Soviet Prime Minister Vyacheslav Molotov signs the Molotov–Ribbentrop Pact. Behind him stand (left) Foreign Minister Joachim von Ribbentrop of Germany and (right) Joseph Stalin. The non-aggression pact had a secret protocol attached in which arrangements were made for a partition of Poland's territory.
Karl Marx
Polish infantry in action during the Invasion of Poland in September 1939
Polish anti-aircraft artillery in September 1939
Polish cavalry at Battle of the Bzura
Survivor of bombing of Warsaw
Soviet invasion of Poland, September 1939
Poland was partitioned in 1939 as agreed by Germany and the Soviet Union in their treaty; division of Polish territories in 1939–41
Changes in administration of Polish territories following the 1941 German invasion of the Soviet Union
Hans Frank
Public execution of 54 Poles in Rożki village, 1942
Photos from The Black Book of Poland, published in London in 1942 by the Polish Government-in-Exile
One of the mass graves of the Katyn massacre (spring 1940), exhumed in 1943. The number of victims is estimated at 22,000, with a lower limit of confirmed dead of 21,768. Of them 4,421 were from Kozelsk, 3,820 from Starobelsk, 6,311 from Ostashkov, and 7,305 from Byelorussian and Ukrainian prisons.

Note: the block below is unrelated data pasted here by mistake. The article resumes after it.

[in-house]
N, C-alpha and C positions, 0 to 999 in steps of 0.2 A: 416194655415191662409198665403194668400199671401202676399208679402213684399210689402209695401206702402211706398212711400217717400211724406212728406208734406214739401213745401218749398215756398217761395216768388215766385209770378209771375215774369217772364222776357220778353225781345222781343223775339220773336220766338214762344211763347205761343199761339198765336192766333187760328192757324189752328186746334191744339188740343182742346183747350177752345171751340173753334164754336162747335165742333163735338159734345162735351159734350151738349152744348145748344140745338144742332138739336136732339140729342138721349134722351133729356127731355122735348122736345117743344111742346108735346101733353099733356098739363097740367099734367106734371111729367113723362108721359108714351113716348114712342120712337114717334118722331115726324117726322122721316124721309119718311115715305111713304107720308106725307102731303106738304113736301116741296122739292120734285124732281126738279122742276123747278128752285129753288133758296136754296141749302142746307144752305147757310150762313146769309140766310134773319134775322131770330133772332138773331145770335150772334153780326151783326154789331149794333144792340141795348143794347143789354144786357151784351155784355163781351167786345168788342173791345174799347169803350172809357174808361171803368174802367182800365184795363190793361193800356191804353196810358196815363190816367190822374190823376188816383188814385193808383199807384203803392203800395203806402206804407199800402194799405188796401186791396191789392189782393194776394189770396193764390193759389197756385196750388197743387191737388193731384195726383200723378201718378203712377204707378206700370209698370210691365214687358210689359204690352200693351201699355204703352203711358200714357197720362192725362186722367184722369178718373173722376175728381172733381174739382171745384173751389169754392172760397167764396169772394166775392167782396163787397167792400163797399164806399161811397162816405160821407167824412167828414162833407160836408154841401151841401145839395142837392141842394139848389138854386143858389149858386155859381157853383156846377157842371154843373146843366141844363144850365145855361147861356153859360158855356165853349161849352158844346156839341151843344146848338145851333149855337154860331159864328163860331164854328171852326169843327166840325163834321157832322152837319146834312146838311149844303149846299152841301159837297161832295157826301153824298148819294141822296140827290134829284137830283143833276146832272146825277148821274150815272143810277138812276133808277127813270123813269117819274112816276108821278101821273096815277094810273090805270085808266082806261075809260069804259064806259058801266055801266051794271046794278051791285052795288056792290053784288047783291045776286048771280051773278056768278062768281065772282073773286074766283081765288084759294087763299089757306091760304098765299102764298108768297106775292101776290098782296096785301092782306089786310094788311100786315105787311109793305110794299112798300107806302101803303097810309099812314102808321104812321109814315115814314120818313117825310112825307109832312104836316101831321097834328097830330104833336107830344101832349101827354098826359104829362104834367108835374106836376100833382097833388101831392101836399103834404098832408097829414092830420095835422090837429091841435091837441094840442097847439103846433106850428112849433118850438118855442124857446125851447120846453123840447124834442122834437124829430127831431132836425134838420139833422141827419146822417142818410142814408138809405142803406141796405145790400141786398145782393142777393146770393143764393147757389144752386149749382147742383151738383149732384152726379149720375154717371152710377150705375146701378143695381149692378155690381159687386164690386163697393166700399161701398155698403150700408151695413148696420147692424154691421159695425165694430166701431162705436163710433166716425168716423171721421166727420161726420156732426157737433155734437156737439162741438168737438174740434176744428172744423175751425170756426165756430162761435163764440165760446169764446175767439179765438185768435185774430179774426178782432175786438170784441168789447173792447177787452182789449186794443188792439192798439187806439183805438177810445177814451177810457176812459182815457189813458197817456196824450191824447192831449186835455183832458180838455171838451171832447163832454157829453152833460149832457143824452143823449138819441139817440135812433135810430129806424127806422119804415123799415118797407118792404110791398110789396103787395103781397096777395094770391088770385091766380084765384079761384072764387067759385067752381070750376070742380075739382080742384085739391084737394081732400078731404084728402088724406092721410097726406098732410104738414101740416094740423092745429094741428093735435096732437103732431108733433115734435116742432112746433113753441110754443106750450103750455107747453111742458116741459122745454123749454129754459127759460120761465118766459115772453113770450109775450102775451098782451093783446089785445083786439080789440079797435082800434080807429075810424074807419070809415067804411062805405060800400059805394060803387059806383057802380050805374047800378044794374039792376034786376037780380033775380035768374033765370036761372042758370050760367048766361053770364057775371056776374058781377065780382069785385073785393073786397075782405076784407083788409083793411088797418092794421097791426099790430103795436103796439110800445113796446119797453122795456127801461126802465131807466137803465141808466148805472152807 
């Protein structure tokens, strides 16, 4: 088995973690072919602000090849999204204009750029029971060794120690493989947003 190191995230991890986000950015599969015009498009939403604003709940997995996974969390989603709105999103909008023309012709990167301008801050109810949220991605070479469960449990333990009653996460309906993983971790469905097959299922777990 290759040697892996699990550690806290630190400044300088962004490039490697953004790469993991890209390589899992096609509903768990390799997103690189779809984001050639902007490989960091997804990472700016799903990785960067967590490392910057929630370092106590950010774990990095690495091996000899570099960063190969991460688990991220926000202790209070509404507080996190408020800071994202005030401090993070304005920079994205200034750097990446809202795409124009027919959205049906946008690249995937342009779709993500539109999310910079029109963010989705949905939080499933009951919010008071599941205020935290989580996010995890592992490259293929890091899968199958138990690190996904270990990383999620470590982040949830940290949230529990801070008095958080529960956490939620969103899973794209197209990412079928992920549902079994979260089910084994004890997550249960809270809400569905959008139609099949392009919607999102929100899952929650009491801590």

Wanda Wasilewska
German recruitment poster: "Let's do agricultural work in Germany: report immediately to your Vogt"
An announcement of fifty Poles tried and sentenced to death by a Standgericht in retaliation for the assassination of one German policeman, 1944
Battalion Zośka soldiers in Wola during the Warsaw Uprising
Warsaw Uprising in the Old Town
Starving Jewish children in the Warsaw Ghetto (1940–1943), during the German occupation of Poland
The entrance to the Auschwitz I concentration camp, established by Nazi Germany in Poland
Victims of a massacre committed by the UPA in the village of Lipniki in Volhynia, 1943
Władysław Sikorski
Polish volunteers to Anders' Army, released from a Soviet POW camp
January 1945 aerial photo of destroyed Warsaw
The PKWN Manifesto was issued on 22 July 1944
The legacy of World War II: Poland's old and new borders

In 1939, World War II began and Poland was conquered by Nazi Germany and the Soviet Union.

- Communism in Poland

Stalin pursued a strategy of facilitating the formation of a Polish government independent of (and in opposition to) the exile government in London by empowering the Polish communists.

- History of Poland (1939–1945)
Soviet Prime Minister Vyacheslav Molotov signs the Molotov–Ribbentrop Pact. Behind him stand (left) Foreign Minister Joachim von Ribbentrop of Germany and (right) Joseph Stalin. The non-aggression pact had a secret protocol attached in which arrangements were made for a partition of Poland's territory.

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